Major grant to be spent on type 1 baby research
Nearly £800,000 is to be ploughed into research looking at why type 1 diabetes develops in babies.
Dr Richard Oram, who is a researcher at the Exeter University Medical School, has been given the Diabetes UK’s Harry Keen Fellowship Award, which was set up in honour of Professor Harry Keen, a pioneer in diabetes research.
The money will be used on work Dr Oram is doing into a rare form of type 1 diabetes which develops in children under the age of 12 months.
Up until recently it was thought that it was not possible for children under six months to develop type 1 diabetes, but the research team at the university found a very rare group of children with the condition.
Dr Oram will be looking at why the immune system goes wrong in babies and hopes to pinpoint exactly when their immune systems starts behaving abnormally.
It is also hoped that by discovering when and how things go wrong in the immune system of very young children, it could help researchers find ways to stop the condition from progressing.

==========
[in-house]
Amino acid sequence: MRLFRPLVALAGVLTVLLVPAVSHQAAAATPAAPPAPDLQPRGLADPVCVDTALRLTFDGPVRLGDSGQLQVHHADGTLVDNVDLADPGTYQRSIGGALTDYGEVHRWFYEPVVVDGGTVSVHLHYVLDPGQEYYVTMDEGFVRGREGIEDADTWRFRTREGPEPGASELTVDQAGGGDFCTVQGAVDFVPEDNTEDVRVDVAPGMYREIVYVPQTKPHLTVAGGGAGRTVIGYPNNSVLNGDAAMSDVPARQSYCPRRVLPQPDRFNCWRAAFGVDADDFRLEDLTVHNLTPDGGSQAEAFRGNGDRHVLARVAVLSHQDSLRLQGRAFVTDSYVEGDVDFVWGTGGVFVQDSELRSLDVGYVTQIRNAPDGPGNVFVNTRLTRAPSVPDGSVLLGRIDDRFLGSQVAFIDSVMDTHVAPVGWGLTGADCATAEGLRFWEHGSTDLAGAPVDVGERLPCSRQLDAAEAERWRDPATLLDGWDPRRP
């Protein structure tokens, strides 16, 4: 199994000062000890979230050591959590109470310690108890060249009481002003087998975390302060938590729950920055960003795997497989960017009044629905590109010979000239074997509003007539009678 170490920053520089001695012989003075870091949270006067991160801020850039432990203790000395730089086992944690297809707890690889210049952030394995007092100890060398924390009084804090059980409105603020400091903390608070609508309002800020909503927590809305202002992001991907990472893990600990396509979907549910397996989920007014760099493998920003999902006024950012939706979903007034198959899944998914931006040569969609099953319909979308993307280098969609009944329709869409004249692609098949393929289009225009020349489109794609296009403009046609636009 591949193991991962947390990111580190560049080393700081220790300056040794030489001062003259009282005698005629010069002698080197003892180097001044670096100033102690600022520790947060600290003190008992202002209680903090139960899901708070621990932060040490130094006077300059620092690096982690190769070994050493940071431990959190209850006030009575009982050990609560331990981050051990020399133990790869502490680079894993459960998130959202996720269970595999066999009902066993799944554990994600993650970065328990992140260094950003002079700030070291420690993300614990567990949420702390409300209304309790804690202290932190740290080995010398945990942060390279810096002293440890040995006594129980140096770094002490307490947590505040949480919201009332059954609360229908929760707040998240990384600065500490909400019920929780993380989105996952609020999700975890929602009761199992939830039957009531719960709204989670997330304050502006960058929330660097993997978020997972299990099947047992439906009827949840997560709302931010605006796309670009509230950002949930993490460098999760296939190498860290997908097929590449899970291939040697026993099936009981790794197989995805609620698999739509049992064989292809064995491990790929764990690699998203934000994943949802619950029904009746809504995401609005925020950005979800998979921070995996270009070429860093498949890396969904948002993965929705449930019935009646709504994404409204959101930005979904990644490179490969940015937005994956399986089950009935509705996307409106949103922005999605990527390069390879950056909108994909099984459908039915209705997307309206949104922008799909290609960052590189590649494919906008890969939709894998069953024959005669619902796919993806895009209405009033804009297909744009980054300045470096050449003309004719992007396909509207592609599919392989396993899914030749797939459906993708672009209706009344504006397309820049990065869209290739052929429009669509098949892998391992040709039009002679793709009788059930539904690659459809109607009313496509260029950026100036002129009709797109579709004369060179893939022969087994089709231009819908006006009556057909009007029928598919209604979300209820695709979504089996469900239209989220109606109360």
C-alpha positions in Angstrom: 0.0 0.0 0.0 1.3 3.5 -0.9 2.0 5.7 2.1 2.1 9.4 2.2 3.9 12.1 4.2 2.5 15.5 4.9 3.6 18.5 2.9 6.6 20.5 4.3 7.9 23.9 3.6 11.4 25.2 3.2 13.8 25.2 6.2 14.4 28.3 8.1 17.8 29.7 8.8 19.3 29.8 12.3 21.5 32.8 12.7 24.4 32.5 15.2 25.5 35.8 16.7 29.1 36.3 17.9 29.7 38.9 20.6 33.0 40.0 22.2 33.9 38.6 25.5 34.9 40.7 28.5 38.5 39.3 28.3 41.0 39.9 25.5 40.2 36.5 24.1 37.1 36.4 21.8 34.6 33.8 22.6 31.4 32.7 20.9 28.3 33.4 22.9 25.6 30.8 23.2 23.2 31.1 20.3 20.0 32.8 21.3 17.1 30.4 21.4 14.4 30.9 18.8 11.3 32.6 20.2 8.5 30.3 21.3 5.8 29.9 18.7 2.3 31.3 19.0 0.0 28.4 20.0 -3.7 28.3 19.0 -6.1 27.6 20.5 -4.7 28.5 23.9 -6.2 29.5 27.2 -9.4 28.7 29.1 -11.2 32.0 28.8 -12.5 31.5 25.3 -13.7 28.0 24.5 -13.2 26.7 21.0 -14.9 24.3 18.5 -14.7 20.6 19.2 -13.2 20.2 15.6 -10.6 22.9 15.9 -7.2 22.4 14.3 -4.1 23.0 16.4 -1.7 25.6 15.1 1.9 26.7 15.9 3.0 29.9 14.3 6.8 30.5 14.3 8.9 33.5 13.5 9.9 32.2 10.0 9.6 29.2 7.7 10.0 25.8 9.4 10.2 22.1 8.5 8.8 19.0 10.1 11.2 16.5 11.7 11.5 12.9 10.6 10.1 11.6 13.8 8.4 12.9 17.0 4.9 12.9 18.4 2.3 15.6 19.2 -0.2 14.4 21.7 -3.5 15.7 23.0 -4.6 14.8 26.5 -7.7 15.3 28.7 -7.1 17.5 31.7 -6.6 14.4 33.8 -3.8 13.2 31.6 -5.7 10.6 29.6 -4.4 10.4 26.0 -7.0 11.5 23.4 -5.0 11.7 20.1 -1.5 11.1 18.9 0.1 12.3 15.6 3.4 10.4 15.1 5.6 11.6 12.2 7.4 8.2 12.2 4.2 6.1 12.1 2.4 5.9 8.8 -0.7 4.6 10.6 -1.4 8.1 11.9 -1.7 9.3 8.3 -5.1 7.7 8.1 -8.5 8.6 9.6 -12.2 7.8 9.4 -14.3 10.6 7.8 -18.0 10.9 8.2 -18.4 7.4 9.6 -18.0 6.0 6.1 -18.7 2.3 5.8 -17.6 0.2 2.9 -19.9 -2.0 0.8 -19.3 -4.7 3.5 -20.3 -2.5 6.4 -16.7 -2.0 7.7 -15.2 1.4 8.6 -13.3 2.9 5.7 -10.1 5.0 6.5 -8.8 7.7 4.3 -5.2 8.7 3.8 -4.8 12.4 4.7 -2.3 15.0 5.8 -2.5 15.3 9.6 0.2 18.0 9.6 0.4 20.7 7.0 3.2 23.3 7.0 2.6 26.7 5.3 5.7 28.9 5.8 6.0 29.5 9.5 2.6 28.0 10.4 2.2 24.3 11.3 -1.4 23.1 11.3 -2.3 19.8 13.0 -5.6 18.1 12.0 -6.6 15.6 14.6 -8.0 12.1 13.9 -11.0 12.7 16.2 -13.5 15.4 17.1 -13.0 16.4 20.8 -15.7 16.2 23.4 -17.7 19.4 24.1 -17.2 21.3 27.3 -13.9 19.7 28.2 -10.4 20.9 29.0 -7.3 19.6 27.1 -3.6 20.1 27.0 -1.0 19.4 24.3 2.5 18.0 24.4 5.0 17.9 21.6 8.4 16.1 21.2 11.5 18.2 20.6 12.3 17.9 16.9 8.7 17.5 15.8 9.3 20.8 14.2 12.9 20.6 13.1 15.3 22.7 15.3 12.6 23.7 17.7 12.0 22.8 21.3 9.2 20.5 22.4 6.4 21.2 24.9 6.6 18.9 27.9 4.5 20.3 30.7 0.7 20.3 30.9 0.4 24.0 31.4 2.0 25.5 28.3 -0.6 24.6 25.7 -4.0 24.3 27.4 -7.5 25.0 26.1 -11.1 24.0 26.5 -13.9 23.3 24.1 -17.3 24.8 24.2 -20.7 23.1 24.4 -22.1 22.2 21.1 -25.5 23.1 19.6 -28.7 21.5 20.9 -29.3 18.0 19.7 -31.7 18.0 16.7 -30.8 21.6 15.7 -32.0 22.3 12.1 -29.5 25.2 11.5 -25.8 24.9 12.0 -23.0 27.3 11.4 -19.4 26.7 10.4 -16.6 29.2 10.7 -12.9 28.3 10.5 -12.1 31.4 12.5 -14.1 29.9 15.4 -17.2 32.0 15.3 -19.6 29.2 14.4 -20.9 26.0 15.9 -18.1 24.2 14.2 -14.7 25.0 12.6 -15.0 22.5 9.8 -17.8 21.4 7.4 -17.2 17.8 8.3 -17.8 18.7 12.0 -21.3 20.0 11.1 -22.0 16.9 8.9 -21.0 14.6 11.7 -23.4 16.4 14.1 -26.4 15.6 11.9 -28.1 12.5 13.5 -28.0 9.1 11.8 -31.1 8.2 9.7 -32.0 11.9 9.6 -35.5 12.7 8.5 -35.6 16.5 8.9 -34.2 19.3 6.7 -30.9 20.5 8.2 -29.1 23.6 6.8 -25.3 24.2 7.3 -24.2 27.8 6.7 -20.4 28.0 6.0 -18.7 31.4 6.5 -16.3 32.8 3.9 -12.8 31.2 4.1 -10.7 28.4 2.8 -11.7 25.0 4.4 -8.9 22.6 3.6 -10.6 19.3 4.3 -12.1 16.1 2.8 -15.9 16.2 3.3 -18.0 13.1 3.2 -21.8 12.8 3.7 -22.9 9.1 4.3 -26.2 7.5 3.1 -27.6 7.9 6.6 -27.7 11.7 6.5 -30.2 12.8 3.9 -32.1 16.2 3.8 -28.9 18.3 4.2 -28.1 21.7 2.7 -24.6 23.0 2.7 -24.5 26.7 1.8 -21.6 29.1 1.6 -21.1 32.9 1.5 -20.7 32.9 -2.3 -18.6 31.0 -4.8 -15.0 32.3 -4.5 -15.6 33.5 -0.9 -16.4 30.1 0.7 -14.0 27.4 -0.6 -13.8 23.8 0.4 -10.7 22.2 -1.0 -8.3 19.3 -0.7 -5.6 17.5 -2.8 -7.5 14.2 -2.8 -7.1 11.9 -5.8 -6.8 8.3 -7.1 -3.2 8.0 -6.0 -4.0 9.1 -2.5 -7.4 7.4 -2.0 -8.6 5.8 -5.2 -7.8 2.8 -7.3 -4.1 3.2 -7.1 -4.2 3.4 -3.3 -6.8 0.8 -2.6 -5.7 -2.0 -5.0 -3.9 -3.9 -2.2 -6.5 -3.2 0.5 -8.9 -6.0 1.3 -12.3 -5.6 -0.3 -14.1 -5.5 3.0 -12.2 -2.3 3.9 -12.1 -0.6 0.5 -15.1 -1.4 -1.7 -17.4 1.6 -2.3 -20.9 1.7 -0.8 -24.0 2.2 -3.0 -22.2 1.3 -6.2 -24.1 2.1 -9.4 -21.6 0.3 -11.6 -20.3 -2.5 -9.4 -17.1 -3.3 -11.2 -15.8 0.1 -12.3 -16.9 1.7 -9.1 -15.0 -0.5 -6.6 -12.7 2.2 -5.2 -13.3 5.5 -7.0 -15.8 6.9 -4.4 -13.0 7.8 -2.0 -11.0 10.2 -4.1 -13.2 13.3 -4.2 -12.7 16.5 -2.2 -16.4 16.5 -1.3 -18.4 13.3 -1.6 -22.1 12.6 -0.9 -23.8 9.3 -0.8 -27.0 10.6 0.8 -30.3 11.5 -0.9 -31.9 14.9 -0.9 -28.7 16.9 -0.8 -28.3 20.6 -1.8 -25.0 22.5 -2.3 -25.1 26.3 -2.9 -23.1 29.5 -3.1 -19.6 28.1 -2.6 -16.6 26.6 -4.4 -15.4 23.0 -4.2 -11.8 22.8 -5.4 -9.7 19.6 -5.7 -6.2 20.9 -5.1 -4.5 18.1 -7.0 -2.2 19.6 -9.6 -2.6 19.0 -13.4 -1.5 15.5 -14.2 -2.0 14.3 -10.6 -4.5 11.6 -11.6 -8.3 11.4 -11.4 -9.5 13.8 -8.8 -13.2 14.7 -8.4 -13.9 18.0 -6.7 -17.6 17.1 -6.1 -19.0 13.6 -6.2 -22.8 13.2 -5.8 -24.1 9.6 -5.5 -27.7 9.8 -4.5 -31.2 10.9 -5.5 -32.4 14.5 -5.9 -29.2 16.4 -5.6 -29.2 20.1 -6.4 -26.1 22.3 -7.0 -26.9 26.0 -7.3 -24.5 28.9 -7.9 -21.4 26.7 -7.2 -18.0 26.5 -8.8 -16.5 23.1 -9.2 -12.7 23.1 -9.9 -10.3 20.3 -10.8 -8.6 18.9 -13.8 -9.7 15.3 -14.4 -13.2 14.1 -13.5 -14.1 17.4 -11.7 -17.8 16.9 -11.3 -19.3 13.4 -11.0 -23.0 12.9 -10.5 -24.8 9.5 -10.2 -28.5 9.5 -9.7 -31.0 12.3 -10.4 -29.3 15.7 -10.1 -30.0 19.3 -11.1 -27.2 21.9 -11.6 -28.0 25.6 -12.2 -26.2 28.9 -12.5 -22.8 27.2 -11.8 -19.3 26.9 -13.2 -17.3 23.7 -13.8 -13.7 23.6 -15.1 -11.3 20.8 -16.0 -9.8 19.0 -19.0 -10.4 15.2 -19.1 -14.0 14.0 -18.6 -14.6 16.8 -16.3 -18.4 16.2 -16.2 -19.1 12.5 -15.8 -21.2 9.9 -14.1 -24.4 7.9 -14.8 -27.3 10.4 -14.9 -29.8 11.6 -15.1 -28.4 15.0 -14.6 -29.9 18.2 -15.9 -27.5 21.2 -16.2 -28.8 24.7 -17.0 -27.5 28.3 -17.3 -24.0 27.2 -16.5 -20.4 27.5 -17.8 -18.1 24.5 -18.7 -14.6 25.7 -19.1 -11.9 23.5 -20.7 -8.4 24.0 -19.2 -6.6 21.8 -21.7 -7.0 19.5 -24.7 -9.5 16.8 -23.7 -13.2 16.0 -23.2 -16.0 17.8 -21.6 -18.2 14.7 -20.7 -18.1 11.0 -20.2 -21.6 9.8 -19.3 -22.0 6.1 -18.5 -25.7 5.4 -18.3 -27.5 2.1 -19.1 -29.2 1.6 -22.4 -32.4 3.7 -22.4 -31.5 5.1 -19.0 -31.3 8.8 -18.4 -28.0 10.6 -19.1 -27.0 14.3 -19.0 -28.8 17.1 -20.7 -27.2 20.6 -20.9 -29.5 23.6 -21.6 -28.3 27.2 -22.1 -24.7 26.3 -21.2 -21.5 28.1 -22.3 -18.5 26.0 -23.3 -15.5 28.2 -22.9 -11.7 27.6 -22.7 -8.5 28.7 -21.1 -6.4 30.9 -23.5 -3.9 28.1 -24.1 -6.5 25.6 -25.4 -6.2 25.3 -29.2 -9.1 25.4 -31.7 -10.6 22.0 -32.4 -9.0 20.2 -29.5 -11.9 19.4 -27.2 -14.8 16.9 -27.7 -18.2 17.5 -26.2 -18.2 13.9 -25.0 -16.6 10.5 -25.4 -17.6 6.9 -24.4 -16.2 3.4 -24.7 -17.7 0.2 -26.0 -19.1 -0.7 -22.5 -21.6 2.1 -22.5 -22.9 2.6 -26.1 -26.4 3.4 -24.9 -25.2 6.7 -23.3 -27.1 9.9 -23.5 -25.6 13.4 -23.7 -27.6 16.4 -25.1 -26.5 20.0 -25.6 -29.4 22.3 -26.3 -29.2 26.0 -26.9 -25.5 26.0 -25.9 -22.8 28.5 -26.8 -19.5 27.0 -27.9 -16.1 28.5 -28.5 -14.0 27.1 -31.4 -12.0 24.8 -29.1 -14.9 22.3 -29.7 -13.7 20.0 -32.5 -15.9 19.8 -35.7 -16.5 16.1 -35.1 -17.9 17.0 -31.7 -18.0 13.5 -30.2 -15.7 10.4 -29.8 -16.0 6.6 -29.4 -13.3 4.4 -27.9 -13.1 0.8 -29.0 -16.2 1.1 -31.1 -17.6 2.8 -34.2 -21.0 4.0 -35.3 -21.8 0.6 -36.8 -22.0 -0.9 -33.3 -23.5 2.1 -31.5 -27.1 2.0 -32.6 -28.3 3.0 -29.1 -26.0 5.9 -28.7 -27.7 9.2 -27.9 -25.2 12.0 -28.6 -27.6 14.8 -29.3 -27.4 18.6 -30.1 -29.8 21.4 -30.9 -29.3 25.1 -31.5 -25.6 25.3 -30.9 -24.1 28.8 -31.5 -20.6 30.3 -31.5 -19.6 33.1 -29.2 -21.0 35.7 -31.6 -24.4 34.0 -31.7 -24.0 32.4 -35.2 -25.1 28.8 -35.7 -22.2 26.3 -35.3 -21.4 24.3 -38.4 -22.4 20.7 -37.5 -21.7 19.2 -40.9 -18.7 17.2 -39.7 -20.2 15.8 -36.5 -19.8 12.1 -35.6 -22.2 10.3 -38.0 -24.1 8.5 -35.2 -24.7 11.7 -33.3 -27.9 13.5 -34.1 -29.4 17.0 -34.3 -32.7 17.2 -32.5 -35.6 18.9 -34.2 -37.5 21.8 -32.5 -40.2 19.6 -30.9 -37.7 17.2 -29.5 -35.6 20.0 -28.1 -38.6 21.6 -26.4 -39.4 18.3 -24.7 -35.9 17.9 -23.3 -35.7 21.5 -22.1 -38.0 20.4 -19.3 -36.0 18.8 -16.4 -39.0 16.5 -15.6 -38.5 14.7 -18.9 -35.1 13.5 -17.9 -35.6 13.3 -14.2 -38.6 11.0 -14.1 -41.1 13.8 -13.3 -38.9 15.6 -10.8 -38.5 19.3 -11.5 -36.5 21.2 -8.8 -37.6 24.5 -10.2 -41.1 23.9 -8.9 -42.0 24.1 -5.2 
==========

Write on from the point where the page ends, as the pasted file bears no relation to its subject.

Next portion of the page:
Dr Oram said: “I am extremely honoured to receive the highly prestigious Harry Keen Fellowship Award from Diabetes UK on behalf of all the team at the University of Exeter Medical School. We’re very much looking forward to getting this important study underway.”
Dr Elizabeth Robertson, director of research at Diabetes UK, said: “Dr Oram’s research into why type 1 diabetes develops in babies is key to knowing more about diabetes and how we can fight it. By funding critical research like this, we’re aiming for a world where diabetes can do no harm, and preventing yet more people developing this potentially life-threatening condition. This Award highlights our commitment to investing in the future leaders of diabetes research.”
The Diabetes UK Harry Keen Intermediate Clinical Fellowship allows outstanding healthcare professionals who have gained a PhD or equivalent to establish themselves as independent diabetes researchers.
Professor Harry Keen was one of the leading diabetes researchers of the 20th century. The Bedford Study, which he ran in 1962, led not only to the identification of 250 people with undiagnosed type 2 diabetes, but to the first definition of being at high risk of type 2 diabetes, which he termed “borderline diabetes”.
Perhaps the highlight of his career was the leading role he played in a landmark 1978 study that showed, for the first time, that an insulin pump was technically feasible, could be tolerated by people with diabetes and could improve their blood glucose control.